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Q&A: Talking “Searching For Sugar Man” With Rodriguez and Malik Bendjelloul + Exclusive Clip

By Bailey Pennick; Featured Photo By Hal Wilson, Other Courtesy Of Rodriguez on February 6, 2013

 

Q&A: Talking “Searching For Sugar Man” With Rodriguez and Malik Bendjelloul + Exclusive Clip

 

If you put your love out into the universe, the universe will give it back to you tenfold. This is the underlying trust in the universe—and their art—that ultimately brought Swedish television journalist Malik Bendjelloul and Detroit folk singer Rodriguez together. The result is a collaboration nominated for an Academy Award.

 

Searching For Sugar Man, Bendjelloul’s first venture into feature-length documentaries follows the unbelievable (literally) true story of Rodriguez’s incredible career: the man, the music, the myth. As a ‘70s singer/songwriter who was critically acclaimed, but completely overlooked in the US, Rodriguez’s incredibly melodic and socially conscious songs found their way into South Africa at the height of Apartheid and spread throughout the oppressed like wildfire. Rodriguez became the symbol for hope and justice in the country, surpassing artists like Bob Dylan and the Rolling Stones in popularity and influence, but remained a complete mystery. (This was before Google and Wikipedia remember!)

FILTER caught up with the pair about life after obscurity, the immense power of music and what it feels like to be nominated for an Oscar.

Check out an exclusive clip of Searching For Sugar Man aptly titled “Too Good to be True” below!

 

 


 

Talking Socks With Rodriguez

I saw your film and your story was fantastic!

Why thank you, I did all my own stunts in this film! And it was just nominated for an Academy Award for best documentary so I am very pleased with Malik. I’m very proud of him! He creates a suspense in the film and he resolves it. He’s a great journalist and he did his research.

How did it feel to see your family and your old colleagues being interviewed in the film?

Okay, I’m glad you asked that because I didn’t have anything to do with who he chose, who he interviewed or what they said. I had no control; he did it all! He found the people and asked them and found people who I worked with. I didn’t have anything to do with it which is why all of these awards are really Malik’s.

Have you seen a huge change in your day to day life since the release of the film?

I’m going to answer your question with a philosophical construct: you have a sock of one color and it gets a hole, so you patch it up with a thread of a different color. Finally it gets so many holes that you’ve sewn the entire sock up with threads of different colors. So the question is, is it the same sock? There’s no real answer to it, it’s just something to think on, but I can answer for me. I’m not the same sock. I’ve transformed into something else. I did the Letterman show with a 25 piece orchestra, this kind of stuff… I’ve done 60 minutes! I’m going to go back to South Africa and they are going to come with me. Tickets have all sold out! So am I the same sock? I am not!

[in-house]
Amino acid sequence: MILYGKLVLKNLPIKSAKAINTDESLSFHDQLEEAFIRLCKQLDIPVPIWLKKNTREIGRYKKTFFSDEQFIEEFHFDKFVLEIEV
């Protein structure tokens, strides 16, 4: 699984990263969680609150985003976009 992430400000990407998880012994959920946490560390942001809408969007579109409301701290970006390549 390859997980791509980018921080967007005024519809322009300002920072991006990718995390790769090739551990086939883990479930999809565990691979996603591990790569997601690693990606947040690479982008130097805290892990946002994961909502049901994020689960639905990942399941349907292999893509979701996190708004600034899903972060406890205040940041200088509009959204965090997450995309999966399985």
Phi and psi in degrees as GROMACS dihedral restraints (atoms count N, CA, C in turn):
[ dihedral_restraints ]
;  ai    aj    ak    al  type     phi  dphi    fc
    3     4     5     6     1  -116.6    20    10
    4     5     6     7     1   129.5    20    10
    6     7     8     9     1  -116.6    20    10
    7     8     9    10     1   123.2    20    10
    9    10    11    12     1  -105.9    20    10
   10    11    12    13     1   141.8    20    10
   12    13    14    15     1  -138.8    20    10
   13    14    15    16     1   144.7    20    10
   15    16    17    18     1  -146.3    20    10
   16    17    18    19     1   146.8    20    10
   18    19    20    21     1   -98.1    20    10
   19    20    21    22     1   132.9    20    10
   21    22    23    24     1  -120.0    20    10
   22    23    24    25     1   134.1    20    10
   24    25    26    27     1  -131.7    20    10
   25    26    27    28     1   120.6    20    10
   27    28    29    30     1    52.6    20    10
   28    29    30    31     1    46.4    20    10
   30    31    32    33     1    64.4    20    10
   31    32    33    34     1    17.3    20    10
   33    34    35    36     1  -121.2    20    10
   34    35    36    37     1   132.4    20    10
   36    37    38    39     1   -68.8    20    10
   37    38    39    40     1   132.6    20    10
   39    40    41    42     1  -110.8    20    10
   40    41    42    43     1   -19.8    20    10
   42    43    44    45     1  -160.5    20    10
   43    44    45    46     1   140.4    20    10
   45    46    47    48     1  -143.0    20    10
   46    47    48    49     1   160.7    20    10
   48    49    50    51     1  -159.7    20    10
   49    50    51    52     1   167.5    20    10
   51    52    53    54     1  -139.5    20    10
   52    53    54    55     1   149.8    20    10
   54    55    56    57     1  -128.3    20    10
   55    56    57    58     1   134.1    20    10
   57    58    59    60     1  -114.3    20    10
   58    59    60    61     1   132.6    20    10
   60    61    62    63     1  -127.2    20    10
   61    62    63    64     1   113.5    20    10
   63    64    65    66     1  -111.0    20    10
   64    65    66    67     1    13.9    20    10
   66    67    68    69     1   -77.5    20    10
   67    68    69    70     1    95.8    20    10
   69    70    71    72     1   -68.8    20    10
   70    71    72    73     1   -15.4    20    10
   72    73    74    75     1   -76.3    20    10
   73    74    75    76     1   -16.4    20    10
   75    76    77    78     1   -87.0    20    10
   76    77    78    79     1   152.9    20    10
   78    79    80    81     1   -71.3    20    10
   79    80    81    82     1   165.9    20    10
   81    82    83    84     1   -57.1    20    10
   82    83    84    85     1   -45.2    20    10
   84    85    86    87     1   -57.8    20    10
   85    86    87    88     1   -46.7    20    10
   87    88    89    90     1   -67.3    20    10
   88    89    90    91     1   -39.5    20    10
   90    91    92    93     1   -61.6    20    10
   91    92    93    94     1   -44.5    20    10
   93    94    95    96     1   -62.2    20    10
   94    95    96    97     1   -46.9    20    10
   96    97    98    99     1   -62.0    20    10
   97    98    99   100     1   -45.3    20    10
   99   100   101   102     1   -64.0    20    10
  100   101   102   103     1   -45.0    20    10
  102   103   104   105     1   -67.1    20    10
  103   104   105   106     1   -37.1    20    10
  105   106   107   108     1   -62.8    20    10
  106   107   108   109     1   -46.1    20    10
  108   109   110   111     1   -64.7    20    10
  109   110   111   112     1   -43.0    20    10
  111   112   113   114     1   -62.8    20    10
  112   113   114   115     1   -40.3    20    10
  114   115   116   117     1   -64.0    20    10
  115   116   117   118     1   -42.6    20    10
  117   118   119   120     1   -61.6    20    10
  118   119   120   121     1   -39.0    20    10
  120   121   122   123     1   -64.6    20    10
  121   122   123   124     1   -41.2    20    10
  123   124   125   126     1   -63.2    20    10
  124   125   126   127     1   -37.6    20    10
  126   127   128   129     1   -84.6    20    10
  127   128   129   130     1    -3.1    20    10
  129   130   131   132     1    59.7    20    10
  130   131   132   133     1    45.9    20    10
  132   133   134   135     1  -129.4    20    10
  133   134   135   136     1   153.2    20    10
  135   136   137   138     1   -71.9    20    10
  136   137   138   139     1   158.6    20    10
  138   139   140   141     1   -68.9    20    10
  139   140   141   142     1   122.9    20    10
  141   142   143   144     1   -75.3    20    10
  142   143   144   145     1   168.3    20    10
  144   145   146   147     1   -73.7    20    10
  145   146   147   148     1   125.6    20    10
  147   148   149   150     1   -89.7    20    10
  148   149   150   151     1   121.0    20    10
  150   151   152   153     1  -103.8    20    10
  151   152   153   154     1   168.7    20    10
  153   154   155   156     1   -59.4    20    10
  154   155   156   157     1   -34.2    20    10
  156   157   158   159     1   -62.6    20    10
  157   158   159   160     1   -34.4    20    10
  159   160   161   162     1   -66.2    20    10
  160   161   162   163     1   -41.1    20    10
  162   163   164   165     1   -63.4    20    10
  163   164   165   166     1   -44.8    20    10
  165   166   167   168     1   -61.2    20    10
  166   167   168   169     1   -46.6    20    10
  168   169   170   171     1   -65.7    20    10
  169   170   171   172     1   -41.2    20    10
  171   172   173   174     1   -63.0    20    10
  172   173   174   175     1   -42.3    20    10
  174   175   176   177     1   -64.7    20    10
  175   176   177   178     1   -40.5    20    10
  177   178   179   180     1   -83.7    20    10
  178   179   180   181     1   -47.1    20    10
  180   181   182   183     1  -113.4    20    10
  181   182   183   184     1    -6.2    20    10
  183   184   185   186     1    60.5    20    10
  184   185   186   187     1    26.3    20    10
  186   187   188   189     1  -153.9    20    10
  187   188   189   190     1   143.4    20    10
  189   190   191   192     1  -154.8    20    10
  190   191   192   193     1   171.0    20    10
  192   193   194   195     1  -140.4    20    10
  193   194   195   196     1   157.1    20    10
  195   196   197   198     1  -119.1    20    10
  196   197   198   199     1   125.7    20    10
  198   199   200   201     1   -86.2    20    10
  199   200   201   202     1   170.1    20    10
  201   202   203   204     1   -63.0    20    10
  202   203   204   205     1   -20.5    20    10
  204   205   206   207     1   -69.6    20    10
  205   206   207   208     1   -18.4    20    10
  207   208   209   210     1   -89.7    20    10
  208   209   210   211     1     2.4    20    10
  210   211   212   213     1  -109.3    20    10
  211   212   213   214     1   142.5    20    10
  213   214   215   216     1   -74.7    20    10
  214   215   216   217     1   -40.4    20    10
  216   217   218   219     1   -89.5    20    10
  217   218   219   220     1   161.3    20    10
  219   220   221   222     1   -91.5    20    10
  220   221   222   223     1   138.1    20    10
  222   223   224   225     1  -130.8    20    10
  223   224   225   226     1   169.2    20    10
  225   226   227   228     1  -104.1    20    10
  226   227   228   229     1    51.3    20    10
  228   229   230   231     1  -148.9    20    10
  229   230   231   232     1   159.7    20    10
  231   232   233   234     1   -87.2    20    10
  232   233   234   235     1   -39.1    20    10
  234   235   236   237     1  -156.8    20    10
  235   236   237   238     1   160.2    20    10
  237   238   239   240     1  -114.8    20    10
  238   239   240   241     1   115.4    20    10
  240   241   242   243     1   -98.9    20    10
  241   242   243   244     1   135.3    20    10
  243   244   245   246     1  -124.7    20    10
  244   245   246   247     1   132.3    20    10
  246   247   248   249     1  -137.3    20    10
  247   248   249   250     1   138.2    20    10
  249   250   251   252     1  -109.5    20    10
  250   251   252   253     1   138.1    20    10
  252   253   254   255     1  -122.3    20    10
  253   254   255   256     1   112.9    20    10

I think that the core of the sock is the same, but the colors are just different.

Yeah, I think that’s true too. I think that our lives are all in flux. Everyone wants things to be concrete and constant, but that’s not the way our lives are. We seek permanence, but everything is already moving around. In the meantime, music helps us get through it all.

Definitely! Who influences you musically?

Girls [laughs]! We do music for reasons like this. We do it for the girls, we do it for the money and we do it for the recognition, the rock and roll history. We do music because it’s fun and because it’s a pleasure.

It’s not a spectator sport! You can dance to it; you can sing to it, you can have an instrument play with it. It’s a living art. It’s recreated on stage with different instruments.

I feel that when someone starts to learn music--any instrument or singing or whatever--that they are recreating all of music because its going through them.

 


 

Crossing Cultures With Malik Bendjelloul

How does it feel to be nominated for an Oscar?

It feels strange! It’s wonderful, but such a surreal thing. I haven’t had time to let it get into me, because at the first moment it’s like Wow! But then the next moment it’s interviews and going to places...now I have to be smart! And I have to say something smart! You have to think when you’re doing interviews, you have to be truly in the moment. It’s wonderful, but I haven’t really addressed it yet.

What is it like as a Swede, making a movie about an American musician who is incredibly famous in South Africa?

It started out as this random thing in South Africa and, you know, this story has already been covered by journalists in South Africa. That was one of the reasons that the story was pretty amazing, that Rodriguez was already so famous—almost too famous in South Africa. Everyone already knows him and everything there. They were like, "Why are you doing a documentary about Rodriguez? We already know about him already!" But everyone else in the world didn’t know about him and that was what was so great. I was kind of in between.

Was there any sort of cultural blocks that you encountered in making this film?

Well, I wouldn’t say that it was easy, Rodriguez for example is a very private man who doesn’t like the camera—he still doesn’t like the camera. The first time I went to talk to him, I only got like 15 minutes of footage and I was there for a week! But I went back every year and got 15 more minutes, for four years. That was finally enough. F

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